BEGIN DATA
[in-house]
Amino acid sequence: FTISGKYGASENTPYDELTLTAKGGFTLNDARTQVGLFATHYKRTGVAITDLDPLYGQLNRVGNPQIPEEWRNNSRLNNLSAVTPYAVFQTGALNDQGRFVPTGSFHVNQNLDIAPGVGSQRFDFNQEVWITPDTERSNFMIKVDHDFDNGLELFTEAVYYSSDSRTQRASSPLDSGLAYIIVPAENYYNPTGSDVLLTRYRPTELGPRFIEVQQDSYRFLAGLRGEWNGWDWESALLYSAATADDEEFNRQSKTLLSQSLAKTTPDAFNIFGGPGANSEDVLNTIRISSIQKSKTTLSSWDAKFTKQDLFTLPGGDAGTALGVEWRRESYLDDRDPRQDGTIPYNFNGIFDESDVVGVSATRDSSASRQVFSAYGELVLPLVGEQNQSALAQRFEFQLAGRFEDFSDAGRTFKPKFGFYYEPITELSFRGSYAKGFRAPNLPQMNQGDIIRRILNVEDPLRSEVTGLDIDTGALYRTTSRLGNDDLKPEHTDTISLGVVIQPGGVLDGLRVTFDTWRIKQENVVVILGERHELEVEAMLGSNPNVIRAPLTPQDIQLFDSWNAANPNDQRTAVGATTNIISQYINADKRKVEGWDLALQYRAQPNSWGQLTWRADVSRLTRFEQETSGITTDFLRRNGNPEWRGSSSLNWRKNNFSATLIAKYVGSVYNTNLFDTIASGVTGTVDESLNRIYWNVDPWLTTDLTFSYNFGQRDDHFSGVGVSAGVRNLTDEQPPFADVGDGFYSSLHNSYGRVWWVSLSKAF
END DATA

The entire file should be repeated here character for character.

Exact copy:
[in-house]
Amino acid sequence: FTISGKYGASENTPYDELTLTAKGGFTLNDARTQVGLFATHYKRTGVAITDLDPLYGQLNRVGNPQIPEEWRNNSRLNNLSAVTPYAVFQTGALNDQGRFVPTGSFHVNQNLDIAPGVGSQRFDFNQEVWITPDTERSNFMIKVDHDFDNGLELFTEAVYYSSDSRTQRASSPLDSGLAYIIVPAENYYNPTGSDVLLTRYRPTELGPRFIEVQQDSYRFLAGLRGEWNGWDWESALLYSAATADDEEFNRQSKTLLSQSLAKTTPDAFNIFGGPGANSEDVLNTIRISSIQKSKTTLSSWDAKFTKQDLFTLPGGDAGTALGVEWRRESYLDDRDPRQDGTIPYNFNGIFDESDVVGVSATRDSSASRQVFSAYGELVLPLVGEQNQSALAQRFEFQLAGRFEDFSDAGRTFKPKFGFYYEPITELSFRGSYAKGFRAPNLPQMNQGDIIRRILNVEDPLRSEVTGLDIDTGALYRTTSRLGNDDLKPEHTDTISLGVVIQPGGVLDGLRVTFDTWRIKQENVVVILGERHELEVEAMLGSNPNVIRAPLTPQDIQLFDSWNAANPNDQRTAVGATTNIISQYINADKRKVEGWDLALQYRAQPNSWGQLTWRADVSRLTRFEQETSGITTDFLRRNGNPEWRGSSSLNWRKNNFSATLIAKYVGSVYNTNLFDTIASGVTGTVDESLNRIYWNVDPWLTTDLTFSYNFGQRDDHFSGVGVSAGVRNLTDEQPPFADVGDGFYSSLHNSYGRVWWVSLSKAF